Nigeria’s attorney-general of the federation, Abubakar Malami, says no state has the power to lay claim to the collection of value-added tax (VAT) in the country.
Malami said this on Friday, during an interview with Channels Television.
In recent weeks, the Federal Inland Revenue Service (FIRS) has been in a legal tussle over with Rivers and Lagos state governments over VAT collection.
However, some states have rallied in support of the FIRS.
Amid the controversy, a court of appeal in Abuja ordered both Rivers and Lagos states to maintain the status quo over the collection of VAT.
Speaking on the development, Malami said the collection of VAT in the country is under the exclusive legislative list, adding that only the national assembly has the power to make laws on VAT.
In his words: “A lot has precluded the state from collecting value-added tax. One, generally speaking, as you rightly know, the issue of the value-added tax is an issue on the exclusive legislative list.
“And the implication of being in exclusive legislative list matter is that only the national assembly can legislate on it. The question that you may perhaps wish to address your mind on is whether there exists any national legislation that has conferred the power on the state to collect VAT. And my answer is ‘no’.
“In the absence of a law passed by the national assembly in that direction, no state can have a valid claim to collection of value-added tax.
“The responsibility, right and constitutional powers to legislate on collection of VAT is exclusively and constitutionally vested in the national assembly and not in the state.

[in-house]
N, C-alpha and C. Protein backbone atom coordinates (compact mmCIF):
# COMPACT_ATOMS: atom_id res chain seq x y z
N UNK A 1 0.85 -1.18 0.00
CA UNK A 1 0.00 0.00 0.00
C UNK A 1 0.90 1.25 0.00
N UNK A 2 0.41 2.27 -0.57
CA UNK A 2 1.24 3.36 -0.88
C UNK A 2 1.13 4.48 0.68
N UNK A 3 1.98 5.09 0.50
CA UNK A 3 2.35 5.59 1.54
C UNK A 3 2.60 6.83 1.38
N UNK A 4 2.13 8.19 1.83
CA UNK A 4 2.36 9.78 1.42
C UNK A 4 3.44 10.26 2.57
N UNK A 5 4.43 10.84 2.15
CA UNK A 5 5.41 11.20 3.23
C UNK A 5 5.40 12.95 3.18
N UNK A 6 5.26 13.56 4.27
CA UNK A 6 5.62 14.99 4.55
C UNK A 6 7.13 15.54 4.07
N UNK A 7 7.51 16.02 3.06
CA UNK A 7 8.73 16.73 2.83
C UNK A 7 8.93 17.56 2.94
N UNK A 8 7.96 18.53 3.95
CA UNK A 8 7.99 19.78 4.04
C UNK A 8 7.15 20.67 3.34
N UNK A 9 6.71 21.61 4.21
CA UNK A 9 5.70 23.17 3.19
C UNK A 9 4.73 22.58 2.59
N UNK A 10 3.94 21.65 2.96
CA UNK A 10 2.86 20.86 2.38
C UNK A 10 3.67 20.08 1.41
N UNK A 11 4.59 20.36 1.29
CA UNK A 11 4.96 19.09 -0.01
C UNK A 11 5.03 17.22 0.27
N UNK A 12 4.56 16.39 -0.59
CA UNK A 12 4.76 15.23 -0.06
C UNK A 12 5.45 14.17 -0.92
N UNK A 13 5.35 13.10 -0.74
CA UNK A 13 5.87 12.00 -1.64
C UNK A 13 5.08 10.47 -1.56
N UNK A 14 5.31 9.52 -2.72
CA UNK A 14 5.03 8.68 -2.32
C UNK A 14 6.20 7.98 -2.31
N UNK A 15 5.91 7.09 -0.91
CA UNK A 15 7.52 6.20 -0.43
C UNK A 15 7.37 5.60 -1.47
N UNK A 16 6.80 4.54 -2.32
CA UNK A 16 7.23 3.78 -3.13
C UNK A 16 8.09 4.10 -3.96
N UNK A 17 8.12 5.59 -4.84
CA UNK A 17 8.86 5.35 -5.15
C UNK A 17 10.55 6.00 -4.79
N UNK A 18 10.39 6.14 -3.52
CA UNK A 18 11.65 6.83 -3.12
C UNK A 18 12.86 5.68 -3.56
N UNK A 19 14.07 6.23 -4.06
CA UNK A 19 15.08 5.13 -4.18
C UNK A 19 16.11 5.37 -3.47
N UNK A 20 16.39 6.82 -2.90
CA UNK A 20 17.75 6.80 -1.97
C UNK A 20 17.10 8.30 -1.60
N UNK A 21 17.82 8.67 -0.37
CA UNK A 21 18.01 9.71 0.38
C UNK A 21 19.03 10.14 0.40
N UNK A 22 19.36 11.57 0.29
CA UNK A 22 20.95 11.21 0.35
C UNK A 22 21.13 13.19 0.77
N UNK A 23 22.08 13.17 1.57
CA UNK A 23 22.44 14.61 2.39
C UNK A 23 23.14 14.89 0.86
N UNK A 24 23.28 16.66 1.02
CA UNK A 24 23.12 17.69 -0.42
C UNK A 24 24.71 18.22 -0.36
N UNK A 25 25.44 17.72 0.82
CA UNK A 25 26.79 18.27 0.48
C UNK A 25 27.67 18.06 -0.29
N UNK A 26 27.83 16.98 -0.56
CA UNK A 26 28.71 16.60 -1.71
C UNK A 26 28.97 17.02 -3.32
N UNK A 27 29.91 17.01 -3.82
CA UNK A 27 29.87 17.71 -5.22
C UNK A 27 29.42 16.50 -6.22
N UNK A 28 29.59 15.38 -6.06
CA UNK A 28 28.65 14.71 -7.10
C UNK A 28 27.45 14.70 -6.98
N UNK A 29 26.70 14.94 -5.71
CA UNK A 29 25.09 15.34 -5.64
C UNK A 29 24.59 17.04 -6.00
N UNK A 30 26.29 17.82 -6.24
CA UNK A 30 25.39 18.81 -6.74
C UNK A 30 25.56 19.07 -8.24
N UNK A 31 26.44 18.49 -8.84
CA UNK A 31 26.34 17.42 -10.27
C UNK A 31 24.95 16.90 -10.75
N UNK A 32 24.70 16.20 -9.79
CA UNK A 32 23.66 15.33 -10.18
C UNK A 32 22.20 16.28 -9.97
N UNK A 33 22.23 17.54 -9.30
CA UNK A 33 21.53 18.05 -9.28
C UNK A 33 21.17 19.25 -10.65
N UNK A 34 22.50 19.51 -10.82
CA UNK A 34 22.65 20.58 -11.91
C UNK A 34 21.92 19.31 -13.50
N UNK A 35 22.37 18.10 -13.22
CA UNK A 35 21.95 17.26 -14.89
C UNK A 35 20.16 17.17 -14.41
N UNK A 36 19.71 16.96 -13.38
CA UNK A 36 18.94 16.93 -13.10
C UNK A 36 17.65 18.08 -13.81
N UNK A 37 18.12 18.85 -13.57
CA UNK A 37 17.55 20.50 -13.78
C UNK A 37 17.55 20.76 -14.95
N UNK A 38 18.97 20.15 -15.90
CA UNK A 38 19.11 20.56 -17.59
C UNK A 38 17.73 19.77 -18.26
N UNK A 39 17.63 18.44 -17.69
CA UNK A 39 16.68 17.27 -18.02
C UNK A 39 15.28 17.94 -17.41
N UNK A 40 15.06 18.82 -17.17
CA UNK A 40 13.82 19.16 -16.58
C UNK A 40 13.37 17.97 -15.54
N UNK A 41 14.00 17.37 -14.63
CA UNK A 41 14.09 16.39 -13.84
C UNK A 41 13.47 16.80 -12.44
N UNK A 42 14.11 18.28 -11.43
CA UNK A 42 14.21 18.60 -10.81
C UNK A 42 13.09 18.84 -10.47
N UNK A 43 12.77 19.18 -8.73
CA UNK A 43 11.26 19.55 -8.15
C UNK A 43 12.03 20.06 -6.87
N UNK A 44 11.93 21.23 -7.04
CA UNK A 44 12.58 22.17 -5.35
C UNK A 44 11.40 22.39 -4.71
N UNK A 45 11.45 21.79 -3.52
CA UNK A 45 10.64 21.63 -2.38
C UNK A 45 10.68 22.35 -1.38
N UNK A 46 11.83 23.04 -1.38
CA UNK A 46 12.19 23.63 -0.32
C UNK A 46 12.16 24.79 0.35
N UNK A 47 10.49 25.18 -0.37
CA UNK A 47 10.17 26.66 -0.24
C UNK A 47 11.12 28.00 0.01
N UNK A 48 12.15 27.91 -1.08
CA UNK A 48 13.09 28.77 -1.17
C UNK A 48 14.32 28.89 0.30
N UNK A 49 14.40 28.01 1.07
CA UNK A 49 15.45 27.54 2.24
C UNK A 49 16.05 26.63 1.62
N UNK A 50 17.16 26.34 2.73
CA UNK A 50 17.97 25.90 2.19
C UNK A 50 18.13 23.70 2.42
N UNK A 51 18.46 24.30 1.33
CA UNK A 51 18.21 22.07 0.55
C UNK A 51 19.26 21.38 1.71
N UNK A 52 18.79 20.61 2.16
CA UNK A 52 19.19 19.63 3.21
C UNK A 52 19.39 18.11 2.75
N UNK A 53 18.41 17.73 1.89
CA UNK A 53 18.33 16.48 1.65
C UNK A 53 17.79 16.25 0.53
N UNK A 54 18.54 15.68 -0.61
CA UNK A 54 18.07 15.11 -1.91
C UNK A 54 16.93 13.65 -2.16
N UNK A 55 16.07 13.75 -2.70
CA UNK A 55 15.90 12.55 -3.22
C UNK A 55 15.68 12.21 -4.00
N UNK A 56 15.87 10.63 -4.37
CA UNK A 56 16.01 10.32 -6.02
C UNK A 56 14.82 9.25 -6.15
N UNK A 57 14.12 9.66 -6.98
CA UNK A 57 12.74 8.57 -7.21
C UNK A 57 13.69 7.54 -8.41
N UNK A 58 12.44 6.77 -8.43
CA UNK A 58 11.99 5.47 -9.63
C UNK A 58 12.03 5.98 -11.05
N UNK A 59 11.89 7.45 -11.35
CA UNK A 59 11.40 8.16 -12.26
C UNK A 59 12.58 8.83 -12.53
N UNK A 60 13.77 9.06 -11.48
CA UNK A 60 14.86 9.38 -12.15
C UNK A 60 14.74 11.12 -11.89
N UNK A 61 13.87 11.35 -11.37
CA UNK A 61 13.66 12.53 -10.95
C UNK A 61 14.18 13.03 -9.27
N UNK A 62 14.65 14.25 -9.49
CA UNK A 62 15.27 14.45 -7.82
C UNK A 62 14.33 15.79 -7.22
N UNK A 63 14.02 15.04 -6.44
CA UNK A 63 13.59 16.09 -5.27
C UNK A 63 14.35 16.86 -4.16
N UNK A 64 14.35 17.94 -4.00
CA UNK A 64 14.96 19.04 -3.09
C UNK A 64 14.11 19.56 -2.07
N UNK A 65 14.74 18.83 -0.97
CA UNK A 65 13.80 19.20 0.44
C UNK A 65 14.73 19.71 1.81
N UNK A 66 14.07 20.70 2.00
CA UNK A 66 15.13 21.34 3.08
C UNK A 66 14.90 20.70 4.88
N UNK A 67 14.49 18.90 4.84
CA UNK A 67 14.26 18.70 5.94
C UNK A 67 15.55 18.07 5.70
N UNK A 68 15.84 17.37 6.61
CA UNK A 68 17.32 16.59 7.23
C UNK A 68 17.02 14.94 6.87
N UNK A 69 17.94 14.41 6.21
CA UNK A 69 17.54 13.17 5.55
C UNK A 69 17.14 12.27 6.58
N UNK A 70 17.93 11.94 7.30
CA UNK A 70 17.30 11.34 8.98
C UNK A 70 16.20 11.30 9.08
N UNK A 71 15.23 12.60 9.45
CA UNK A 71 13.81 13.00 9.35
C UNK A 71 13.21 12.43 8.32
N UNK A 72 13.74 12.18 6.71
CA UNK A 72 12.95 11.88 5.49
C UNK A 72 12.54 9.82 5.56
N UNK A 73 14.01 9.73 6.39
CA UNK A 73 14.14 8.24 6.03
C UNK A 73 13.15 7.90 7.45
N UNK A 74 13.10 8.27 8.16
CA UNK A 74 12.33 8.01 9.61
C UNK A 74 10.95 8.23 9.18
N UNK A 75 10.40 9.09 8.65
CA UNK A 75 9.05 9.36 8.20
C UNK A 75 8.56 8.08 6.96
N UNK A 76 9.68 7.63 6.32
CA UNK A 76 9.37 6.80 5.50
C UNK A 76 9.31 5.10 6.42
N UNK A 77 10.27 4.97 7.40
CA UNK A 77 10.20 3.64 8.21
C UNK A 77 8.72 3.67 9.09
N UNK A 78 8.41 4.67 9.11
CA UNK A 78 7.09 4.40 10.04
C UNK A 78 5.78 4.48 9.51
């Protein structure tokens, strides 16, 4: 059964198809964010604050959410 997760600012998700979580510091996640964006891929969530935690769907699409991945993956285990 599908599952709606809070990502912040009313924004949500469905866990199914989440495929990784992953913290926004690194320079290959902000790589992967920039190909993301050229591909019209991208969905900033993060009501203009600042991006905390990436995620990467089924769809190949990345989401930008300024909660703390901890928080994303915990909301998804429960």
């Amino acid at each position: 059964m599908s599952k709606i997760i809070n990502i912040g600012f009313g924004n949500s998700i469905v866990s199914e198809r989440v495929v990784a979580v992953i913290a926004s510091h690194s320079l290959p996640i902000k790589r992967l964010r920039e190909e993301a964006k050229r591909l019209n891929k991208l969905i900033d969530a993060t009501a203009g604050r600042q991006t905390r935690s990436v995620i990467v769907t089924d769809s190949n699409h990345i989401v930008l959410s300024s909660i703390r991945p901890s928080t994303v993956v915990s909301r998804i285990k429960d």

“Where the national assembly has not passed any law in that regard authorising the state to collect VAT, then it goes without saying that no state can arrogate unto itself the powers to collect VAT.”
Malami added that it would amount to “recklessness” for any state to go ahead to collect VAT, despite the court’s decision asking parties to maintain the status quo.
“I don’t see any state perhaps taking the law unto its hands without allowing the judicial process to take its natural course and in breach of the prevailing legislation,” he said.
“I don’t see the states acting arbitrarily and setting a very bad precedence as far as governance is concerned with particular regard to the fact that the matter is receiving judicial determination.
“I can’t understand. I can’t perhaps bring that thought into consideration that I believe it could amount to a high level of recklessness on the part of any state government to be operating in breach and to be operating a lawless governance style as far as the Nigerian state is concerned.”